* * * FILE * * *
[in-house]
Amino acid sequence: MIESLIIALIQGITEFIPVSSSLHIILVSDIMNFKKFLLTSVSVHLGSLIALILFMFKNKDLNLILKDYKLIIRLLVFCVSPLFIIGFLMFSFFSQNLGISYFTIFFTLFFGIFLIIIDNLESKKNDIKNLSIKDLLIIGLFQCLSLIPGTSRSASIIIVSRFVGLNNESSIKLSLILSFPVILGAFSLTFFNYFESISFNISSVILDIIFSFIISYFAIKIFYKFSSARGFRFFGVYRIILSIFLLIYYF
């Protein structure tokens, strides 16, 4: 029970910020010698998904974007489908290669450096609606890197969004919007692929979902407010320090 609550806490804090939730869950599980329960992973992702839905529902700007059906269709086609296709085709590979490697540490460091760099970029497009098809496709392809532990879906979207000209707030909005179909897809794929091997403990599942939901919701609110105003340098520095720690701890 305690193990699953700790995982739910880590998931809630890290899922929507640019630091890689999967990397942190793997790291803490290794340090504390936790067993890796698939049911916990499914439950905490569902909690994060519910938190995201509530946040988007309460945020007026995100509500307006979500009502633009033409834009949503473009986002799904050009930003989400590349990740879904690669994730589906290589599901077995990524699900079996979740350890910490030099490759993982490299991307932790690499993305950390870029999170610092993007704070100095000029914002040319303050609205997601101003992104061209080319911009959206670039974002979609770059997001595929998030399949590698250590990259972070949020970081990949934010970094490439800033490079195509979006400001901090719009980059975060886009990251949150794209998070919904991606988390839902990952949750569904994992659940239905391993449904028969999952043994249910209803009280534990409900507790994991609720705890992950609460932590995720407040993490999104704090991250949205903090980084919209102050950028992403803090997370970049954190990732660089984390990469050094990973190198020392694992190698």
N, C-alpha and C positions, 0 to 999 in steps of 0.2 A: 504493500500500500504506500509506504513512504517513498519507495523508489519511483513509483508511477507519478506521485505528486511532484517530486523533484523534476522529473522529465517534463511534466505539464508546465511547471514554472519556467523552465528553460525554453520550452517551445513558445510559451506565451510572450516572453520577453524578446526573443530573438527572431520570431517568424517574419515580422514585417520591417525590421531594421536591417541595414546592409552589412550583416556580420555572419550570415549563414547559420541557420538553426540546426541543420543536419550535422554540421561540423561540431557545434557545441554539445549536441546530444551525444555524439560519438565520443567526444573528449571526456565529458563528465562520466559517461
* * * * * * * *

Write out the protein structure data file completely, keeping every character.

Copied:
[in-house]
Amino acid sequence: MIESLIIALIQGITEFIPVSSSLHIILVSDIMNFKKFLLTSVSVHLGSLIALILFMFKNKDLNLILKDYKLIIRLLVFCVSPLFIIGFLMFSFFSQNLGISYFTIFFTLFFGIFLIIIDNLESKKNDIKNLSIKDLLIIGLFQCLSLIPGTSRSASIIIVSRFVGLNNESSIKLSLILSFPVILGAFSLTFFNYFESISFNISSVILDIIFSFIISYFAIKIFYKFSSARGFRFFGVYRIILSIFLLIYYF
């Protein structure tokens, strides 16, 4: 029970910020010698998904974007489908290669450096609606890197969004919007692929979902407010320090 609550806490804090939730869950599980329960992973992702839905529902700007059906269709086609296709085709590979490697540490460091760099970029497009098809496709392809532990879906979207000209707030909005179909897809794929091997403990599942939901919701609110105003340098520095720690701890 305690193990699953700790995982739910880590998931809630890290899922929507640019630091890689999967990397942190793997790291803490290794340090504390936790067993890796698939049911916990499914439950905490569902909690994060519910938190995201509530946040988007309460945020007026995100509500307006979500009502633009033409834009949503473009986002799904050009930003989400590349990740879904690669994730589906290589599901077995990524699900079996979740350890910490030099490759993982490299991307932790690499993305950390870029999170610092993007704070100095000029914002040319303050609205997601101003992104061209080319911009959206670039974002979609770059997001595929998030399949590698250590990259972070949020970081990949934010970094490439800033490079195509979006400001901090719009980059975060886009990251949150794209998070919904991606988390839902990952949750569904994992659940239905391993449904028969999952043994249910209803009280534990409900507790994991609720705890992950609460932590995720407040993490999104704090991250949205903090980084919209102050950028992403803090997370970049954190990732660089984390990469050094990973190198020392694992190698």
N, C-alpha and C positions, 0 to 999 in steps of 0.2 A: 504493500500500500504506500509506504513512504517513498519507495523508489519511483513509483508511477507519478506521485505528486511532484517530486523533484523534476522529473522529465517534463511534466505539464508546465511547471514554472519556467523552465528553460525554453520550452517551445513558445510559451506565451510572450516572453520577453524578446526573443530573438527572431520570431517568424517574419515580422514585417520591417525590421531594421536591417541595414546592409552589412550583416556580420555572419550570415549563414547559420541557420538553426540546426541543420543536419550535422554540421561540423561540431557545434557545441554539445549536441546530444551525444555524439560519438565520443567526444573528449571526456565529458563528465562520466559517461